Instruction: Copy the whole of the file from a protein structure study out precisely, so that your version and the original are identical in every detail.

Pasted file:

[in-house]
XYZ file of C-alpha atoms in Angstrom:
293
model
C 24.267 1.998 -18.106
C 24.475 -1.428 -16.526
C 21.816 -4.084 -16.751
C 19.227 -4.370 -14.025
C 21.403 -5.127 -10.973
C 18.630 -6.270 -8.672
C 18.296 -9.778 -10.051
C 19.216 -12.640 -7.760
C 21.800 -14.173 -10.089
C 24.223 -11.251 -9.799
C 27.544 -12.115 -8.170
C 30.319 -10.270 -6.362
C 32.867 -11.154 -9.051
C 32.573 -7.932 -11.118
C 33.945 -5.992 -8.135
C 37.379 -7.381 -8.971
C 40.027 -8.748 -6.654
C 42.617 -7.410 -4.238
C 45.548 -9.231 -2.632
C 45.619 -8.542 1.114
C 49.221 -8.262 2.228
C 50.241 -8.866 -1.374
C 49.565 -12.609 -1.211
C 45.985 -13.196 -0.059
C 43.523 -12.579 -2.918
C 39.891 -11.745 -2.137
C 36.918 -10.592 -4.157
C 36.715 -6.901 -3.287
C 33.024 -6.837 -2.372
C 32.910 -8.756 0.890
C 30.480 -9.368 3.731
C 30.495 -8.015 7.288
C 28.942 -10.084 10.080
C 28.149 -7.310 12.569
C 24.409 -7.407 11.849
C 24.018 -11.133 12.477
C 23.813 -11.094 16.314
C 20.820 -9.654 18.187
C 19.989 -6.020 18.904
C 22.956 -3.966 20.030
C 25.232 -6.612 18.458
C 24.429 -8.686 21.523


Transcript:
[in-house]
XYZ file of C-alpha atoms in Angstrom:
293
model
C 24.267 1.998 -18.106
C 24.475 -1.428 -16.526
C 21.816 -4.084 -16.751
C 19.227 -4.370 -14.025
C 21.403 -5.127 -10.973
C 18.630 -6.270 -8.672
C 18.296 -9.778 -10.051
C 19.216 -12.640 -7.760
C 21.800 -14.173 -10.089
C 24.223 -11.251 -9.799
C 27.544 -12.115 -8.170
C 30.319 -10.270 -6.362
C 32.867 -11.154 -9.051
C 32.573 -7.932 -11.118
C 33.945 -5.992 -8.135
C 37.379 -7.381 -8.971
C 40.027 -8.748 -6.654
C 42.617 -7.410 -4.238
C 45.548 -9.231 -2.632
C 45.619 -8.542 1.114
C 49.221 -8.262 2.228
C 50.241 -8.866 -1.374
C 49.565 -12.609 -1.211
C 45.985 -13.196 -0.059
C 43.523 -12.579 -2.918
C 39.891 -11.745 -2.137
C 36.918 -10.592 -4.157
C 36.715 -6.901 -3.287
C 33.024 -6.837 -2.372
C 32.910 -8.756 0.890
C 30.480 -9.368 3.731
C 30.495 -8.015 7.288
C 28.942 -10.084 10.080
C 28.149 -7.310 12.569
C 24.409 -7.407 11.849
C 24.018 -11.133 12.477
C 23.813 -11.094 16.314
C 20.820 -9.654 18.187
C 19.989 -6.020 18.904
C 22.956 -3.966 20.030
C 25.232 -6.612 18.458
C 24.429 -8.686 21.523